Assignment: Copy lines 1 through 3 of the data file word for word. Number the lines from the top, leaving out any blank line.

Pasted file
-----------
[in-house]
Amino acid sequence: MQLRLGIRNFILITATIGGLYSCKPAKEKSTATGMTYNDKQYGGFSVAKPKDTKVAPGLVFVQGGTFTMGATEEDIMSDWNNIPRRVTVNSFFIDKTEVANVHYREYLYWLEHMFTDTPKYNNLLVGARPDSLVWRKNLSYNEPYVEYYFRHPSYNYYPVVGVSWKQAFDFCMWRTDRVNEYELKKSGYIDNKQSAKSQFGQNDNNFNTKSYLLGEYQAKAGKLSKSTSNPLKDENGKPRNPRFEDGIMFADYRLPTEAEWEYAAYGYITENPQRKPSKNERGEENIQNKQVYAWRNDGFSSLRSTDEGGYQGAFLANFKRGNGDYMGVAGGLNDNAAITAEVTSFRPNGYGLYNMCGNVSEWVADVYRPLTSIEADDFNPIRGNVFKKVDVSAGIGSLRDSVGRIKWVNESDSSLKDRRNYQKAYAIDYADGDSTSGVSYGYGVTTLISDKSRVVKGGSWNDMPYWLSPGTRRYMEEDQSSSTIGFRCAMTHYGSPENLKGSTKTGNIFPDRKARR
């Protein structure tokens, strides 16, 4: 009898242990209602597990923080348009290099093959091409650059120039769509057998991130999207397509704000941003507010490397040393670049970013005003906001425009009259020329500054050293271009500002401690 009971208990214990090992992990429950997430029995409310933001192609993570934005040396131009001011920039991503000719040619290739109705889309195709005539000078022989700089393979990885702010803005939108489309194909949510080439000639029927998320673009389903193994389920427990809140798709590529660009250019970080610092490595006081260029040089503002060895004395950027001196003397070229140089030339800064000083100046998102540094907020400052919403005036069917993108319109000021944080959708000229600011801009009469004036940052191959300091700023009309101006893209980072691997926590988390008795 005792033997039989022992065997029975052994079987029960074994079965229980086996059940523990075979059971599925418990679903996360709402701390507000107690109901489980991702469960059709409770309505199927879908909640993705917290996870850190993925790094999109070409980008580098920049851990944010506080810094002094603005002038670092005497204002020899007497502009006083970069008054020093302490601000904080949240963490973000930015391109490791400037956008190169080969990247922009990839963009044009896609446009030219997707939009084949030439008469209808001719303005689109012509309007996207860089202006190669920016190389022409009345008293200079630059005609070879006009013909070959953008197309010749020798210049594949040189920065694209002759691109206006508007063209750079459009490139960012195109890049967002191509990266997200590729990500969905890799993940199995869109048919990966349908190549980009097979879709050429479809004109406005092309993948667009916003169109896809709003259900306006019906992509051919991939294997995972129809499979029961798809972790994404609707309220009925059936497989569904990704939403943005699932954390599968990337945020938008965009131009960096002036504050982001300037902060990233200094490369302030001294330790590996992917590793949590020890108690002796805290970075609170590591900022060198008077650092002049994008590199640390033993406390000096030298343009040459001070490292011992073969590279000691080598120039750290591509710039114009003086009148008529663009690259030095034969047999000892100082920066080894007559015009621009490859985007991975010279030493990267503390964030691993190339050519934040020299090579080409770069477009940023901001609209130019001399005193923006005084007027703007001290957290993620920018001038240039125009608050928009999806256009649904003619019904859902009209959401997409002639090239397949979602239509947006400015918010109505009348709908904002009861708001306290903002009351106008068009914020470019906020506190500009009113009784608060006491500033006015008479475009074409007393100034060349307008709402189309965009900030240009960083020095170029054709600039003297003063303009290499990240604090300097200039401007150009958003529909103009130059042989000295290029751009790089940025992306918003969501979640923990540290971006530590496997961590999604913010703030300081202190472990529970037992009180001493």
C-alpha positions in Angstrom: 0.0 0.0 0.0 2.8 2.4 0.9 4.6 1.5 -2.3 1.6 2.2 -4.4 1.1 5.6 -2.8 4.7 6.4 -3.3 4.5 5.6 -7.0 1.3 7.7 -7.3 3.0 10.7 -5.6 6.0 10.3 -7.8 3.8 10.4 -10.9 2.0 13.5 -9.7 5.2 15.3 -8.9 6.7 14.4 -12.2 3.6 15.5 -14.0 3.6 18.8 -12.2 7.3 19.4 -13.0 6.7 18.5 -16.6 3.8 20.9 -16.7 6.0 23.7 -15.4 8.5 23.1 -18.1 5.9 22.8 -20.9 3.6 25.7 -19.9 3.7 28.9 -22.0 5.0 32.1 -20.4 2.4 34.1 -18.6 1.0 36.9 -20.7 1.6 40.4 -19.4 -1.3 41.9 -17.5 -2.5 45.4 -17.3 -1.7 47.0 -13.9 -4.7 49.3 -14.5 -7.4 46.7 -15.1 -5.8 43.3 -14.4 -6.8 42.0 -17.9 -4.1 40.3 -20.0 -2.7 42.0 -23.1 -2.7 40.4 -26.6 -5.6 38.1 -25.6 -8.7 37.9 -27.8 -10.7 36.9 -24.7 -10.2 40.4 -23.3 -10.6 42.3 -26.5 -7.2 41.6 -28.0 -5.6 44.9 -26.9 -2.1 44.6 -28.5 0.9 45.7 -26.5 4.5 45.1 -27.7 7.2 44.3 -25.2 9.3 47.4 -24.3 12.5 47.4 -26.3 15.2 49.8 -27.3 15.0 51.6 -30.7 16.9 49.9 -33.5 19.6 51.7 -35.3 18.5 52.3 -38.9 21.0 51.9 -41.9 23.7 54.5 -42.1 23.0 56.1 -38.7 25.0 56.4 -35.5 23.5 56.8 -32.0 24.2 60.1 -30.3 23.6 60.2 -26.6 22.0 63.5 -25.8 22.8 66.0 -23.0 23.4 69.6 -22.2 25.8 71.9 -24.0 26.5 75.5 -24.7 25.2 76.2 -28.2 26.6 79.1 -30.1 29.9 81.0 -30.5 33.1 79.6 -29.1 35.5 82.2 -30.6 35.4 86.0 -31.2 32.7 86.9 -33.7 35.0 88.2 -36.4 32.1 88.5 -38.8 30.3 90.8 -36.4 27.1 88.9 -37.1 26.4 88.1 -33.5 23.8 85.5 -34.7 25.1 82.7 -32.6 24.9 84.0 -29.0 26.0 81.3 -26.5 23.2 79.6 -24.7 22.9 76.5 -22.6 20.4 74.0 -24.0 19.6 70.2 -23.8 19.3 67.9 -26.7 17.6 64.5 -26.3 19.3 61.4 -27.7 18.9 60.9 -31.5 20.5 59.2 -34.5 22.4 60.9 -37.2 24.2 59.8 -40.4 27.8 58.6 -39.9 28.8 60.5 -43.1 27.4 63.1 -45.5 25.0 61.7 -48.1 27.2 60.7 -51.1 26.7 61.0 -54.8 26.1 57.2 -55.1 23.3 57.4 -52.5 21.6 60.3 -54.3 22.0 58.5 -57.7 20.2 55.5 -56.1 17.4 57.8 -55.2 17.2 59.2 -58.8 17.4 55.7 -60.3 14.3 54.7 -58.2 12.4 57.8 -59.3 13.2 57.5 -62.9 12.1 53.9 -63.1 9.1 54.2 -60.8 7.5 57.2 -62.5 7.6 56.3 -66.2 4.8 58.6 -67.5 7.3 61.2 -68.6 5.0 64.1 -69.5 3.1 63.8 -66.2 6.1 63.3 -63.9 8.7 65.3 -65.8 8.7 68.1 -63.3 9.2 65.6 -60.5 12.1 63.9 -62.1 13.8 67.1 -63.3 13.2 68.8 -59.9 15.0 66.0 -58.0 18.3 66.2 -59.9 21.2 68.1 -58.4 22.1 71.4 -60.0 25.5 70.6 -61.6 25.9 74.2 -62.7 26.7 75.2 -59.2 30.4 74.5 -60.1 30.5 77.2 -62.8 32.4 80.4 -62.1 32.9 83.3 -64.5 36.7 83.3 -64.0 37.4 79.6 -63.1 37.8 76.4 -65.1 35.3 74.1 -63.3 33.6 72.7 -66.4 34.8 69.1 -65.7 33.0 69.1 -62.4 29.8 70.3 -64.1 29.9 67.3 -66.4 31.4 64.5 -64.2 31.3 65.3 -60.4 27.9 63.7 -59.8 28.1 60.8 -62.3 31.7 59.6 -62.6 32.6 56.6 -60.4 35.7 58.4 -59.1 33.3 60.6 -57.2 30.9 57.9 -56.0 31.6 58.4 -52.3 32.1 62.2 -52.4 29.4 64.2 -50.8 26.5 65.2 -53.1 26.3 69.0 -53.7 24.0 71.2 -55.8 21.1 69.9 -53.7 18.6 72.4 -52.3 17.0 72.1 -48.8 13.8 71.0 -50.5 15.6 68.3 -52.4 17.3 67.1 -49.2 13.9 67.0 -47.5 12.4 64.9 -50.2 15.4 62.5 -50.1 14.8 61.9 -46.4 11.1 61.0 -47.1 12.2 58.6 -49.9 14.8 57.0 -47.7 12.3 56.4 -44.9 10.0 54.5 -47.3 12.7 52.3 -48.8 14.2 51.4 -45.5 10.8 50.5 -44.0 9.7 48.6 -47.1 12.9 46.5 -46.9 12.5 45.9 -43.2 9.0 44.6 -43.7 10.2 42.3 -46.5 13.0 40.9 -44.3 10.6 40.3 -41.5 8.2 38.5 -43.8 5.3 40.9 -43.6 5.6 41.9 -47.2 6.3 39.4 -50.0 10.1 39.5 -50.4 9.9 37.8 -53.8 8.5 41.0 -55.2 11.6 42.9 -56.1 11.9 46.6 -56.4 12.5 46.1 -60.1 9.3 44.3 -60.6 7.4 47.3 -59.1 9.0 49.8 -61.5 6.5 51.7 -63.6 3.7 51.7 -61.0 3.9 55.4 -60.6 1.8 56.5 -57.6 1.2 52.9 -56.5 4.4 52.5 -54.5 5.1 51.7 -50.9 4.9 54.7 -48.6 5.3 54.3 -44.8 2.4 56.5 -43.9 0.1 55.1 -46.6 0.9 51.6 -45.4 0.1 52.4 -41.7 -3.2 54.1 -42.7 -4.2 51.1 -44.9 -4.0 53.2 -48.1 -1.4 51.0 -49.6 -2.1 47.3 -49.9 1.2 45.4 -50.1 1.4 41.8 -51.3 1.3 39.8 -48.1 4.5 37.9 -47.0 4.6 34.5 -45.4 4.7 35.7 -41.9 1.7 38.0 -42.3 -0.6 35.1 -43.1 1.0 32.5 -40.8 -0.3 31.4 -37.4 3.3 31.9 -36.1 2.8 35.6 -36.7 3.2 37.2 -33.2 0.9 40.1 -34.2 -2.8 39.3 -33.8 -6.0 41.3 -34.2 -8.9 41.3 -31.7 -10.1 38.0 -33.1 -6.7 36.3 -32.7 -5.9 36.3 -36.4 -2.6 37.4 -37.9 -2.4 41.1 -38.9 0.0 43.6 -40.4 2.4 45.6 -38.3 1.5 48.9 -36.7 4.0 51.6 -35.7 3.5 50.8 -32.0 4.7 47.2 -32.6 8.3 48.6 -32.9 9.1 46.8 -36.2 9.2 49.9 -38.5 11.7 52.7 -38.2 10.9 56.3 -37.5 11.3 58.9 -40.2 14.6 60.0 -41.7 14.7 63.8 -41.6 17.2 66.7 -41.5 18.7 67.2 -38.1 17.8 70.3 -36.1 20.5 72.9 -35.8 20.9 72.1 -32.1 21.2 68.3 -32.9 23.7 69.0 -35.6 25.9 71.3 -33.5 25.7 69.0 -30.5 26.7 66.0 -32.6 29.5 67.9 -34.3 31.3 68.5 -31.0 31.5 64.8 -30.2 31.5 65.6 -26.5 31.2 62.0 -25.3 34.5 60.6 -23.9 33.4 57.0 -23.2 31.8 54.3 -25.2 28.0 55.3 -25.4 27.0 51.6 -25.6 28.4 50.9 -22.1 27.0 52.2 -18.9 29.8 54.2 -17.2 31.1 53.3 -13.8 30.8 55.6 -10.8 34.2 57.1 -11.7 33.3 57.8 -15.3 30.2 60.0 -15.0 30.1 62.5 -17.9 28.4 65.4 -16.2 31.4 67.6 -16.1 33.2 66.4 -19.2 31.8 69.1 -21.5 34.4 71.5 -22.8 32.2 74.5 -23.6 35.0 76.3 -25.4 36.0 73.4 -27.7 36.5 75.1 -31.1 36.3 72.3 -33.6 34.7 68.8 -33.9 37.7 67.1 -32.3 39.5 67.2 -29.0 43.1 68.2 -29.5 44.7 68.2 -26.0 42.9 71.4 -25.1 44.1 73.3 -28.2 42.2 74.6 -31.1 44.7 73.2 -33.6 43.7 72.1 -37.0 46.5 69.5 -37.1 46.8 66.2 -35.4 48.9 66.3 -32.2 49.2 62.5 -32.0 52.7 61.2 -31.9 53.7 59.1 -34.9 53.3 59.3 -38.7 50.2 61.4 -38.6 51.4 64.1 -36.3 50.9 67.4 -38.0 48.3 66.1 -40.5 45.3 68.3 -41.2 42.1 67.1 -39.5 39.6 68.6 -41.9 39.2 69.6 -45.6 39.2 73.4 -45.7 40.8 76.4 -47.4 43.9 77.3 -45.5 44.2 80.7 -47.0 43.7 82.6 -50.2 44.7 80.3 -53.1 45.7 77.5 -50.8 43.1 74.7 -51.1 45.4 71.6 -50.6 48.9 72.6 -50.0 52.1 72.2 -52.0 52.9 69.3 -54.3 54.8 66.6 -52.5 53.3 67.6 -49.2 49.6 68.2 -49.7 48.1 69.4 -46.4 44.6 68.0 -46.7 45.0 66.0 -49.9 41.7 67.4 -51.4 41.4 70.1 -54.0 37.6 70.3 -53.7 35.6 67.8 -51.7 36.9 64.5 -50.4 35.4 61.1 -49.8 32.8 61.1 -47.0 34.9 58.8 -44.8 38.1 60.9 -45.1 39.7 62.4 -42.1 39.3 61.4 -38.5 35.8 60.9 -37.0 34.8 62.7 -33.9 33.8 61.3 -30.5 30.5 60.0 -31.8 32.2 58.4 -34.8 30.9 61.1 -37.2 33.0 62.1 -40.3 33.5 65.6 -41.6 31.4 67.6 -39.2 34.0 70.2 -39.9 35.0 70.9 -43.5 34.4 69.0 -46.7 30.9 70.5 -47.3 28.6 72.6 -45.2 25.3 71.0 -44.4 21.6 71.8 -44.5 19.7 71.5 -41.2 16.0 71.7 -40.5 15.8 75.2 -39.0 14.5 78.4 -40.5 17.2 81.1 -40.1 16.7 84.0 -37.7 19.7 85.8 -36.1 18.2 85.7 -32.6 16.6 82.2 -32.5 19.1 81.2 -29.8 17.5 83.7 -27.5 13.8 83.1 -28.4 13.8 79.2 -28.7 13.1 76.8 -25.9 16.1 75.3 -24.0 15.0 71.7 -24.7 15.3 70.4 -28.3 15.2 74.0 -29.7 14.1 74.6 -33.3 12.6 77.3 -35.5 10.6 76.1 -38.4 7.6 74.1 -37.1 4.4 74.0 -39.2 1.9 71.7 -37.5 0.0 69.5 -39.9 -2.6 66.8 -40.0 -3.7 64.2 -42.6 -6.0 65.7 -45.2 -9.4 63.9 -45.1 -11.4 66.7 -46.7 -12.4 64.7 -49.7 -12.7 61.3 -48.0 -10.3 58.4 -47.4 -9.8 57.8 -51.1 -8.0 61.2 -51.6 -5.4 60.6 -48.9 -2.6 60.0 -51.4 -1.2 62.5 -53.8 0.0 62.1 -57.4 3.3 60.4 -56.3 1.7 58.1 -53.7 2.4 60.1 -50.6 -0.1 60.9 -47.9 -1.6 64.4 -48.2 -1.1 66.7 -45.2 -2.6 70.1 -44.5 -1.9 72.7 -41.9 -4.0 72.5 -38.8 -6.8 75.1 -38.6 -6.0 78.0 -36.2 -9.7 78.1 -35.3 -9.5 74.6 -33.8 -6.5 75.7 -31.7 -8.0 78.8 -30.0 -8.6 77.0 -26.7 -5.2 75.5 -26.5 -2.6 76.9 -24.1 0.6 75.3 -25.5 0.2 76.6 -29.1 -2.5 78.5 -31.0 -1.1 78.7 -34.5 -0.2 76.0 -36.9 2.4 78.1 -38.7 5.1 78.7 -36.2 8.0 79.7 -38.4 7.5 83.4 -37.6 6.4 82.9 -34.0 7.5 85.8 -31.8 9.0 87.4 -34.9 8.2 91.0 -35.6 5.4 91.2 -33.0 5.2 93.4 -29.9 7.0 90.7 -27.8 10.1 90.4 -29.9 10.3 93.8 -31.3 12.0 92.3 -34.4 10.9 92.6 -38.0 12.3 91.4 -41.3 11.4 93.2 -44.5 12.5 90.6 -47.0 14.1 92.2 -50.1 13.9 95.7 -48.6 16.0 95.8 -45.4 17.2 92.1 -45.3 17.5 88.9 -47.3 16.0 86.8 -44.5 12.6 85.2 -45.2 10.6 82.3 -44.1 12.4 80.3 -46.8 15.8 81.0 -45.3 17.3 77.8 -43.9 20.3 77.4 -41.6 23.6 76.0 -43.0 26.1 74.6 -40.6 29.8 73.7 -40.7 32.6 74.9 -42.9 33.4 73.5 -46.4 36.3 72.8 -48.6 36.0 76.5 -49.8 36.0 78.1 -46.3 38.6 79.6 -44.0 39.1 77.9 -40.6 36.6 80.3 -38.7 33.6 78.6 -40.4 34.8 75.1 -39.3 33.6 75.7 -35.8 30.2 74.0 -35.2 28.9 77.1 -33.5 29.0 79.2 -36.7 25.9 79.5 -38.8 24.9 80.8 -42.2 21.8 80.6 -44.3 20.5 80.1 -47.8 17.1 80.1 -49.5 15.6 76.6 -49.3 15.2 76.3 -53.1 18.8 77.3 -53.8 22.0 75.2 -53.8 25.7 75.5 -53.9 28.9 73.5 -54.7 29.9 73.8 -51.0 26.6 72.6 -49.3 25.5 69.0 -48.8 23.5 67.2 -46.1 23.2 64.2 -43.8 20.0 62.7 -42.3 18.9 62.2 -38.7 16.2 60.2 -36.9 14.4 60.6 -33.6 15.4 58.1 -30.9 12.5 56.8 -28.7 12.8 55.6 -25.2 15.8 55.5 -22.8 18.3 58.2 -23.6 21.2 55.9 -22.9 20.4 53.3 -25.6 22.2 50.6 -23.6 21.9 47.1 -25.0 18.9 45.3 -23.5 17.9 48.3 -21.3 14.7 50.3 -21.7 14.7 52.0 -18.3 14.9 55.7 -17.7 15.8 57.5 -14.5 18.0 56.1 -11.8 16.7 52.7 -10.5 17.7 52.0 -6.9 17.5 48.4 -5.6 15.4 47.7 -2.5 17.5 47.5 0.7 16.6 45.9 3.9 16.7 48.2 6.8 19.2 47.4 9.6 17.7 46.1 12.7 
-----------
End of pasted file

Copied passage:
[in-house]
Amino acid sequence: MQLRLGIRNFILITATIGGLYSCKPAKEKSTATGMTYNDKQYGGFSVAKPKDTKVAPGLVFVQGGTFTMGATEEDIMSDWNNIPRRVTVNSFFIDKTEVANVHYREYLYWLEHMFTDTPKYNNLLVGARPDSLVWRKNLSYNEPYVEYYFRHPSYNYYPVVGVSWKQAFDFCMWRTDRVNEYELKKSGYIDNKQSAKSQFGQNDNNFNTKSYLLGEYQAKAGKLSKSTSNPLKDENGKPRNPRFEDGIMFADYRLPTEAEWEYAAYGYITENPQRKPSKNERGEENIQNKQVYAWRNDGFSSLRSTDEGGYQGAFLANFKRGNGDYMGVAGGLNDNAAITAEVTSFRPNGYGLYNMCGNVSEWVADVYRPLTSIEADDFNPIRGNVFKKVDVSAGIGSLRDSVGRIKWVNESDSSLKDRRNYQKAYAIDYADGDSTSGVSYGYGVTTLISDKSRVVKGGSWNDMPYWLSPGTRRYMEEDQSSSTIGFRCAMTHYGSPENLKGSTKTGNIFPDRKARR
């Protein structure tokens, strides 16, 4: 009898242990209602597990923080348009290099093959091409650059120039769509057998991130999207397509704000941003507010490397040393670049970013005003906001425009009259020329500054050293271009500002401690 009971208990214990090992992990429950997430029995409310933001192609993570934005040396131009001011920039991503000719040619290739109705889309195709005539000078022989700089393979990885702010803005939108489309194909949510080439000639029927998320673009389903193994389920427990809140798709590529660009250019970080610092490595006081260029040089503002060895004395950027001196003397070229140089030339800064000083100046998102540094907020400052919403005036069917993108319109000021944080959708000229600011801009009469004036940052191959300091700023009309101006893209980072691997926590988390008795 005792033997039989022992065997029975052994079987029960074994079965229980086996059940523990075979059971599925418990679903996360709402701390507000107690109901489980991702469960059709409770309505199927879908909640993705917290996870850190993925790094999109070409980008580098920049851990944010506080810094002094603005002038670092005497204002020899007497502009006083970069008054020093302490601000904080949240963490973000930015391109490791400037956008190169080969990247922009990839963009044009896609446009030219997707939009084949030439008469209808001719303005689109012509309007996207860089202006190669920016190389022409009345008293200079630059005609070879006009013909070959953008197309010749020798210049594949040189920065694209002759691109206006508007063209750079459009490139960012195109890049967002191509990266997200590729990500969905890799993940199995869109048919990966349908190549980009097979879709050429479809004109406005092309993948667009916003169109896809709003259900306006019906992509051919991939294997995972129809499979029961798809972790994404609707309220009925059936497989569904990704939403943005699932954390599968990337945020938008965009131009960096002036504050982001300037902060990233200094490369302030001294330790590996992917590793949590020890108690002796805290970075609170590591900022060198008077650092002049994008590199640390033993406390000096030298343009040459001070490292011992073969590279000691080598120039750290591509710039114009003086009148008529663009690259030095034969047999000892100082920066080894007559015009621009490859985007991975010279030493990267503390964030691993190339050519934040020299090579080409770069477009940023901001609209130019001399005193923006005084007027703007001290957290993620920018001038240039125009608050928009999806256009649904003619019904859902009209959401997409002639090239397949979602239509947006400015918010109505009348709908904002009861708001306290903002009351106008068009914020470019906020506190500009009113009784608060006491500033006015008479475009074409007393100034060349307008709402189309965009900030240009960083020095170029054709600039003297003063303009290499990240604090300097200039401007150009958003529909103009130059042989000295290029751009790089940025992306918003969501979640923990540290971006530590496997961590999604913010703030300081202190472990529970037992009180001493």